Callie Rocha, 23, wanted to hit the rocks early.
Rocha, of Austin, woke up near dawn, packed up her climbing gear, and headed out to McKinney Falls State Park in southeast Austin to be the first one to climb the boulders after the parks reopened on Monday.
Did she do it for the bragging rights? To be No. 1? Not especially.
"Nobody's been touching them," the out-of-work restaurant employee said. "I thought I'd be the first one to touch those rocks without any germs on them."
She doubts she'll return until the threat of COVID-19 has passed because she figures more germy hands may land on them in short order.
She may be right. Visitors flocked on Monday to McKinney Falls, among the first of Texas' 89 state parks to reopen, per the governor's Friday order, after they were shut down mid-March due to concerns about the coronavirus.
Just over a dozen are still closed but could open later in the summer, parks officials said.
In Central Texas, parks that are reopening include Pedernales Falls, Possum Kingdom, Lyndon B. Johnson State Park and Historic Site, Longhorn Cavern, Lockhart State Park, Lake Whitney, Mineral Wells, Inks Lake, Garner, Blanco and Bastrop state parks.
Some limitations apply: Visitors are required to wear face masks, avoid large groups, and maintain six feet of distance between themselves and others. No overnight camping is being allowed yet—day use only.
At McKinney the swings were removed from the swing set to discourage use of the playground, which was off-limits. Roads to campsites were closed. Visitors were required to pre-register and then pick up their car permits stuck onto a kiosk just inside the grounds.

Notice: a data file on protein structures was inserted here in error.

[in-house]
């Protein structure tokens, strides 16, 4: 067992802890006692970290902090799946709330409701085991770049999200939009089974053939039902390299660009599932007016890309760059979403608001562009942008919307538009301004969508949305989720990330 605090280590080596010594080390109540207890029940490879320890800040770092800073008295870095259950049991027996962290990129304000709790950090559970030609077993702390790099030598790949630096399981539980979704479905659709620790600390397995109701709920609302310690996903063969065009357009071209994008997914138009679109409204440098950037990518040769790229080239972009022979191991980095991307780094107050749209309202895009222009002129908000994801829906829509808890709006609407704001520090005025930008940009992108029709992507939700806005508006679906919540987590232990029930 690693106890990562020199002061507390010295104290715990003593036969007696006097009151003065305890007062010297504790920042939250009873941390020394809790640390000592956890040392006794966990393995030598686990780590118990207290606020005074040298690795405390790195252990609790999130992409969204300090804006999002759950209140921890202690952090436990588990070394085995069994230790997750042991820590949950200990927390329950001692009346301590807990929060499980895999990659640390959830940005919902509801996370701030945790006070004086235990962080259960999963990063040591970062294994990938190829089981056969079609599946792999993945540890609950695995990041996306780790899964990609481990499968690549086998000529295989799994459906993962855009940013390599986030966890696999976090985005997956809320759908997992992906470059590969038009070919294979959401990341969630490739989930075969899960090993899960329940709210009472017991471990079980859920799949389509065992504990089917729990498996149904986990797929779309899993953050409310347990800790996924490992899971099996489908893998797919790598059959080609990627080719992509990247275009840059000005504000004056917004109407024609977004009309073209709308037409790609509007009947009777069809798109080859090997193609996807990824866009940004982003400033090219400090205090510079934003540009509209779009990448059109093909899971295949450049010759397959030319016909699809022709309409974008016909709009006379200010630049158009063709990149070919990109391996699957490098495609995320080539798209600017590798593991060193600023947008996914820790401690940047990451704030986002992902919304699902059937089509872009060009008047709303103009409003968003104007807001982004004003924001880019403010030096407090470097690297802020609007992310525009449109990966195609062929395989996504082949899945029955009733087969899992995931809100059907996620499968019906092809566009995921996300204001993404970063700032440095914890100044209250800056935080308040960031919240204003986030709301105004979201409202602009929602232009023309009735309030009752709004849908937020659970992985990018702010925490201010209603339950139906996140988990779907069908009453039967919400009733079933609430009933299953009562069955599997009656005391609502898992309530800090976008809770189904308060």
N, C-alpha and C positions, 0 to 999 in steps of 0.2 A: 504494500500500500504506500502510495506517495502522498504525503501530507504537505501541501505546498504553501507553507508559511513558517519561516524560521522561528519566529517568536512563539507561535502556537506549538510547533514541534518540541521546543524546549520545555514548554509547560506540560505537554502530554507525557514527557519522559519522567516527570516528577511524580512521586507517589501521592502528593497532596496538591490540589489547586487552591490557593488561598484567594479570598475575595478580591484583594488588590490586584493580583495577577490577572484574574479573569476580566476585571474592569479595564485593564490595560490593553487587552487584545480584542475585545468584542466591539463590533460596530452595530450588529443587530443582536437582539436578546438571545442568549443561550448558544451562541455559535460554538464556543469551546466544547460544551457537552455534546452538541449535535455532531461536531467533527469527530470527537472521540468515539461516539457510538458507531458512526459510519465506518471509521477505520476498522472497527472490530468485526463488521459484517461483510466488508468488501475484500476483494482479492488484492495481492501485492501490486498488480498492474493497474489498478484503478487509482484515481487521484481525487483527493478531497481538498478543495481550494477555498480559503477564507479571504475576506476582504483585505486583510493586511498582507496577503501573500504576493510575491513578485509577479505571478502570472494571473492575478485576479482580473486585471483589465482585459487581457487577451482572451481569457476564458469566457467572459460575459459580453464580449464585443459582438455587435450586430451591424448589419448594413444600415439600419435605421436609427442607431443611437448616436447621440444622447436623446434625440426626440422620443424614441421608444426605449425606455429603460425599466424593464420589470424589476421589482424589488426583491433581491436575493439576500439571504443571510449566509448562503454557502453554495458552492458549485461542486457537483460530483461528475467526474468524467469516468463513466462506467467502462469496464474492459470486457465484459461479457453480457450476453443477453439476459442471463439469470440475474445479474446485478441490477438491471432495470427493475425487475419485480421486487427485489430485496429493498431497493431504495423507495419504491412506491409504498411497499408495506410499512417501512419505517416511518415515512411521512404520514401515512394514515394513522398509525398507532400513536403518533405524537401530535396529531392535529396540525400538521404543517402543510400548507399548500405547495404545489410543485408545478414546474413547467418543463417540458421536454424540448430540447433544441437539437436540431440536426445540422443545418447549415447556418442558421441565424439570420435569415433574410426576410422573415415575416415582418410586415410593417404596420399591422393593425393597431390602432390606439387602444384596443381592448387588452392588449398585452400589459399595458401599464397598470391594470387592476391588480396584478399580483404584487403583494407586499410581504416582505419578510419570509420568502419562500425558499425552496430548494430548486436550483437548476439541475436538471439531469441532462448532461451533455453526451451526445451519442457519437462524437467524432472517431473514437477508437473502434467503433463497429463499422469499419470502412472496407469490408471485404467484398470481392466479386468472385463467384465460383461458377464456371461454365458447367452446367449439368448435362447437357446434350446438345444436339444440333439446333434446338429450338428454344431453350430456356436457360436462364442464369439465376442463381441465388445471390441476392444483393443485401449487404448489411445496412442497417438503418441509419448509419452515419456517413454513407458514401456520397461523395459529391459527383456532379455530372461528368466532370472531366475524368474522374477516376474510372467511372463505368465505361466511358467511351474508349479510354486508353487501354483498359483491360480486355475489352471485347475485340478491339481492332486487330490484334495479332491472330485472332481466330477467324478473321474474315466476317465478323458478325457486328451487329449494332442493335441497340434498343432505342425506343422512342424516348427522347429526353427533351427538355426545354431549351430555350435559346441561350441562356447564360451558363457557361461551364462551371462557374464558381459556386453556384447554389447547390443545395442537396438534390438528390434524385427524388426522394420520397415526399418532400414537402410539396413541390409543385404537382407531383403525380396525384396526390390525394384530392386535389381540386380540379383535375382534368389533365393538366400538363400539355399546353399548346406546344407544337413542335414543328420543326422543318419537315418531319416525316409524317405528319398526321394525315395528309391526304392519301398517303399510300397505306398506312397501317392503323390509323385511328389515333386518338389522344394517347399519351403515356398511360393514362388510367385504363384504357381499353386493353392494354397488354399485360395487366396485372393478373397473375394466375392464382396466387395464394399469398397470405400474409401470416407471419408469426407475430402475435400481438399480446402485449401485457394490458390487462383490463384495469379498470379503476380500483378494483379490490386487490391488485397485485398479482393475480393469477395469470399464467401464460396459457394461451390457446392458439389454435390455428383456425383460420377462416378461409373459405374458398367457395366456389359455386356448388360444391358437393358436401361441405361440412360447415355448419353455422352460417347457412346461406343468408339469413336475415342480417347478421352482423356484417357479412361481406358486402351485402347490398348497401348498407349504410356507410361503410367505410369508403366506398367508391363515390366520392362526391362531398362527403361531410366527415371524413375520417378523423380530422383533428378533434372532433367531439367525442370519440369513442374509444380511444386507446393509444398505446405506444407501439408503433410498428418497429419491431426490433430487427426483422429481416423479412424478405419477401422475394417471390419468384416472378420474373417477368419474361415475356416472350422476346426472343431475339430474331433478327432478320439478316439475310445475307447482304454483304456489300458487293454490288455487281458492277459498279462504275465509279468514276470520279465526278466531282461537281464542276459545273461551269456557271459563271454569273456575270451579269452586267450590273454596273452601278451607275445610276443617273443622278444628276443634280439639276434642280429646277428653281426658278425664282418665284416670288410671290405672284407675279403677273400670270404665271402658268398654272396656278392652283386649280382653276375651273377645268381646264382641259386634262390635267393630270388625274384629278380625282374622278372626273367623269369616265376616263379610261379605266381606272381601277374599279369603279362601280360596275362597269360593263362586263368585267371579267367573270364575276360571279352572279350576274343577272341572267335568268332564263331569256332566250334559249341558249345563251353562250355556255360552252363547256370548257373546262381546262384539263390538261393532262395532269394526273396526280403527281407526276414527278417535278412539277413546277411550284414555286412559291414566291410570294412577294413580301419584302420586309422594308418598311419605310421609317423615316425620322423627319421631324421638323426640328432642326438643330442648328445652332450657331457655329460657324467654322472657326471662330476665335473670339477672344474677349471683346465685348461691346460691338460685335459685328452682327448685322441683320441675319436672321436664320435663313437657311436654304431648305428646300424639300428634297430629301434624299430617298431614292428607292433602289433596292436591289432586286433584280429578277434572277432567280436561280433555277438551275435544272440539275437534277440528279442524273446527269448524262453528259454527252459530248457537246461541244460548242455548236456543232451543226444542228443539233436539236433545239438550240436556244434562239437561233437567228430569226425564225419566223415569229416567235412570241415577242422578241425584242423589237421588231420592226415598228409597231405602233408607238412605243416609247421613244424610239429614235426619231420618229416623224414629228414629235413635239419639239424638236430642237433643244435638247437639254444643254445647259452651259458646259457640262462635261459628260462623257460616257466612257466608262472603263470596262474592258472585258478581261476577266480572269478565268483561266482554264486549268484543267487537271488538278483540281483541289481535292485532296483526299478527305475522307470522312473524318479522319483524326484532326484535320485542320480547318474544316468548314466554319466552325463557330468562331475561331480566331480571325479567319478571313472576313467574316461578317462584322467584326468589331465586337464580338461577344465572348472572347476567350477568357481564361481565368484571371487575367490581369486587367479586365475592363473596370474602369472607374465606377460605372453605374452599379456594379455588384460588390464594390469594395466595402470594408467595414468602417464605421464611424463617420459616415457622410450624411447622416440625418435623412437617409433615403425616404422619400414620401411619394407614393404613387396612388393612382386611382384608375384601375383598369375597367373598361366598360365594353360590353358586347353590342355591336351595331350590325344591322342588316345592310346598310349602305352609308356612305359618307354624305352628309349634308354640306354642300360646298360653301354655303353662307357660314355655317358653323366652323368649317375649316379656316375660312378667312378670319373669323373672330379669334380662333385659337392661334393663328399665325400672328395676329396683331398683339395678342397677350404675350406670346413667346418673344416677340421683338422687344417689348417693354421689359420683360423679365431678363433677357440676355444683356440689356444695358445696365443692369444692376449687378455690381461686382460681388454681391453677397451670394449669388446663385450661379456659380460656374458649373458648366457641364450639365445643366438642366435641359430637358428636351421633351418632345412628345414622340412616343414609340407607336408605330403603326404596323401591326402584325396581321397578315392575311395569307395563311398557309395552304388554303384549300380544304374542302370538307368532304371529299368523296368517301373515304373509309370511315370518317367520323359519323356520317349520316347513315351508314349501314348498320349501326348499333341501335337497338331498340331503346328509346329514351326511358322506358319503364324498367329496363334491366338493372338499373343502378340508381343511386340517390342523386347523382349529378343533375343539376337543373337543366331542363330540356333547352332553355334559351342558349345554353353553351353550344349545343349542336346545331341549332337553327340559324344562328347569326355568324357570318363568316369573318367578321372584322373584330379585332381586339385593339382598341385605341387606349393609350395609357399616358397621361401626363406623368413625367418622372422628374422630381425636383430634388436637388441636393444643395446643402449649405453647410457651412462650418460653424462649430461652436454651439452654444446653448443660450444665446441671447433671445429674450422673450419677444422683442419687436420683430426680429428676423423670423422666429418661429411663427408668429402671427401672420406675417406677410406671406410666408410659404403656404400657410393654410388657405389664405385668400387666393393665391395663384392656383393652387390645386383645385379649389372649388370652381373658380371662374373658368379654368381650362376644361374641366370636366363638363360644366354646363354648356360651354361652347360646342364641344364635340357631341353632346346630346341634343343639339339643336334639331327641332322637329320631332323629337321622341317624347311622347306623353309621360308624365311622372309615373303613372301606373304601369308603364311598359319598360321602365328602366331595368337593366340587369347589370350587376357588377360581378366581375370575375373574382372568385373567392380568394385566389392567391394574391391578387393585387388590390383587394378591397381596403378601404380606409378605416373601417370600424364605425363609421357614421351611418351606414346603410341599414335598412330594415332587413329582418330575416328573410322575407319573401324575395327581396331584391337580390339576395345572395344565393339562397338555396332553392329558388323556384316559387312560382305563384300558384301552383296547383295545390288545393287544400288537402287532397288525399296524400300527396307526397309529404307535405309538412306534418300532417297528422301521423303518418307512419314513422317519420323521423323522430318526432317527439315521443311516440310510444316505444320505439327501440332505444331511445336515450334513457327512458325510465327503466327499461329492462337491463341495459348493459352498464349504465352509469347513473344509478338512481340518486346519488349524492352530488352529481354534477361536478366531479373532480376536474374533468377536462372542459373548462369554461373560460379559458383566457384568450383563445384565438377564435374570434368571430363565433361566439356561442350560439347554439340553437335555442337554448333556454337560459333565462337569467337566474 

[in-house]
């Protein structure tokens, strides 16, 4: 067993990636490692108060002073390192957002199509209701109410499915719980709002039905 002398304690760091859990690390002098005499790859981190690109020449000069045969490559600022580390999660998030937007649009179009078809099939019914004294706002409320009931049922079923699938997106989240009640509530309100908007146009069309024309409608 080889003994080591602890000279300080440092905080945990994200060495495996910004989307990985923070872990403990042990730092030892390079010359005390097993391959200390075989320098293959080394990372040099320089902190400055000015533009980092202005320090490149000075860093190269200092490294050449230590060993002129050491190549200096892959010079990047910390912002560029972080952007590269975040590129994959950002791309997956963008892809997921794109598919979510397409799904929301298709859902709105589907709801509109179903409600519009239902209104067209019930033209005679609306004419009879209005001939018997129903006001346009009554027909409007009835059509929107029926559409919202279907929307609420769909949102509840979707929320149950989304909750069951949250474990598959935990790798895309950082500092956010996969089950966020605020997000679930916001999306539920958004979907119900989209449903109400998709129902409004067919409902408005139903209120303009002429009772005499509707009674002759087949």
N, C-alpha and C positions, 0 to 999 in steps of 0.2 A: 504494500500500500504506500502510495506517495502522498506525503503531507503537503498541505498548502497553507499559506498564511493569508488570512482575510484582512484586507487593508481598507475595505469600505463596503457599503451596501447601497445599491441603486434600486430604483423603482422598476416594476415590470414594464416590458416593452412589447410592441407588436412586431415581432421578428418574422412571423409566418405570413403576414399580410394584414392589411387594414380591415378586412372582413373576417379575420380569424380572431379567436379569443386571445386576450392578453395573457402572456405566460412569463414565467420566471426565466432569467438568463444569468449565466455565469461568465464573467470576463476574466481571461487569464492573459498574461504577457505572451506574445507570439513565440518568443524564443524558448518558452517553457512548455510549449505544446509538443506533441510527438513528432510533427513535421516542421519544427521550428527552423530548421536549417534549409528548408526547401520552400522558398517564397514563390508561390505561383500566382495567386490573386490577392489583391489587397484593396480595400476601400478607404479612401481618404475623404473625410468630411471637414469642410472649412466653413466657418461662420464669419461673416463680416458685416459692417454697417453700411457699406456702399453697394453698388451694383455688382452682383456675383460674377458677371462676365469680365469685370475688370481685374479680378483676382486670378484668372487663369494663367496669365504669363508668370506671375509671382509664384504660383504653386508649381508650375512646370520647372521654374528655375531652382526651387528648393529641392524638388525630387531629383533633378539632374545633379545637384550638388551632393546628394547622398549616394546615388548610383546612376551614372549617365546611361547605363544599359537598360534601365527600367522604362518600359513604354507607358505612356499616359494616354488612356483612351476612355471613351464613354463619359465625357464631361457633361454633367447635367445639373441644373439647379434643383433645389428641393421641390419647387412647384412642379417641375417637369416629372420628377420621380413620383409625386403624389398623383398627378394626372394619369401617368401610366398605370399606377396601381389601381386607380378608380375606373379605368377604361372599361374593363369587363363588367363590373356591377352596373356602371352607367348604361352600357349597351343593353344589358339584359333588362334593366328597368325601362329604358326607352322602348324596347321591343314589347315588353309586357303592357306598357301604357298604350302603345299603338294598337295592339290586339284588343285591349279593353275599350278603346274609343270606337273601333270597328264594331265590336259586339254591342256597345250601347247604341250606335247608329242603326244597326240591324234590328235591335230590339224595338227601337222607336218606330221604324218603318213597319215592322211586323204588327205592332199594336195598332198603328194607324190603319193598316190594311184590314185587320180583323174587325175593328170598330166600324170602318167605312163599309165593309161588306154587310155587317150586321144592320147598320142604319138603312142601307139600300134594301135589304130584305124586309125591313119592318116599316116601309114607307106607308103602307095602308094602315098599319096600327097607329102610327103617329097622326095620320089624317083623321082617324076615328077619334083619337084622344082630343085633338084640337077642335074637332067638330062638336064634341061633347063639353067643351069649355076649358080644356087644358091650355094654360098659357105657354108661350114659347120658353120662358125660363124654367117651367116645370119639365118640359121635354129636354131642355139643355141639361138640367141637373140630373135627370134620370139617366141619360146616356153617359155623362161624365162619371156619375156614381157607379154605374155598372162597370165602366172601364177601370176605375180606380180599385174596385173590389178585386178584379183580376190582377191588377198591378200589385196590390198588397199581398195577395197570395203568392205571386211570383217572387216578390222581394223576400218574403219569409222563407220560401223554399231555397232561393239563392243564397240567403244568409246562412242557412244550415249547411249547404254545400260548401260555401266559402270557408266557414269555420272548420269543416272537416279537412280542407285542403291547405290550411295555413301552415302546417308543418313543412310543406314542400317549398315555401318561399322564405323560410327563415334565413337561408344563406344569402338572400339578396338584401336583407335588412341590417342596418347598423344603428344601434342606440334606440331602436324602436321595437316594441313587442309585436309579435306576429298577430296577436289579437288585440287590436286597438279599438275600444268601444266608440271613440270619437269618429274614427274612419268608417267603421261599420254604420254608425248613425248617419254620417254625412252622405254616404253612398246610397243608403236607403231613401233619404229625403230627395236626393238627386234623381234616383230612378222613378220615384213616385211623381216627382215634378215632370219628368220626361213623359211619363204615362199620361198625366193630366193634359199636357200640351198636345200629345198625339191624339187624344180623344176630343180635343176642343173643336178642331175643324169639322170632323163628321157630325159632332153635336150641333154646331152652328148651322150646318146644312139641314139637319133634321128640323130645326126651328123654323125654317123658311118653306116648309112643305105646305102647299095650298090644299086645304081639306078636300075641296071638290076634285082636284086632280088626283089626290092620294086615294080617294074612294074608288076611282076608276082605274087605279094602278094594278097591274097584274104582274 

A park official greeted visitors and waved them through, eyes twinkling above a homemade decorative mask.
"Great to have y'all back!" she said cheerfully.
By lunchtime, there was a short line of cars waiting to get inside, the parking lots were half full, and visitors—nearly all of them wearing masks—dotted the falls, the picnic areas, the fishing pools and the swimming holes in sunny 80-degree weather.
"It was busier (than a normal Monday) due to people wanting to be outside," said Stephanie Salinas Garcia, public information officer for Texas Parks and Wildlife.
On Friday, Gov. Greg Abbott announced a multi-phased plan to reopen the Texas economy after weeks of social-distancing measures—and the parks were the first to come back online.
"We've been stir-crazy," said Tom Web, who traveled from New Braunfels with his wife, Beth, to hike the park. "Just cooped up in our house. We like to hike and get outdoors."
Austin veterinarian Frank Schuman, his wife Natalie, their three children ages 2-15, and aunt Marina Villarreal, headed to the falls to swim and get away from homeschooling doldrums.
One drawback: Masks in the heat.
"I'm hoping I don't break out," Natalie Schuman said.
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Despite a 2-0 deficit, there was a pot of gold for Austin FC after all as it celebrated its annual Pride Night with rainbows and a 2-2 comeback draw to FC Dallas Saturday night.
After three FC Dallas losses last season, the Dallas derby draw marks the first time Austin FC has tied against its Copa Texas rival. Austin continues to edge over FC Dallas as it sits at 3rd in the MLS West.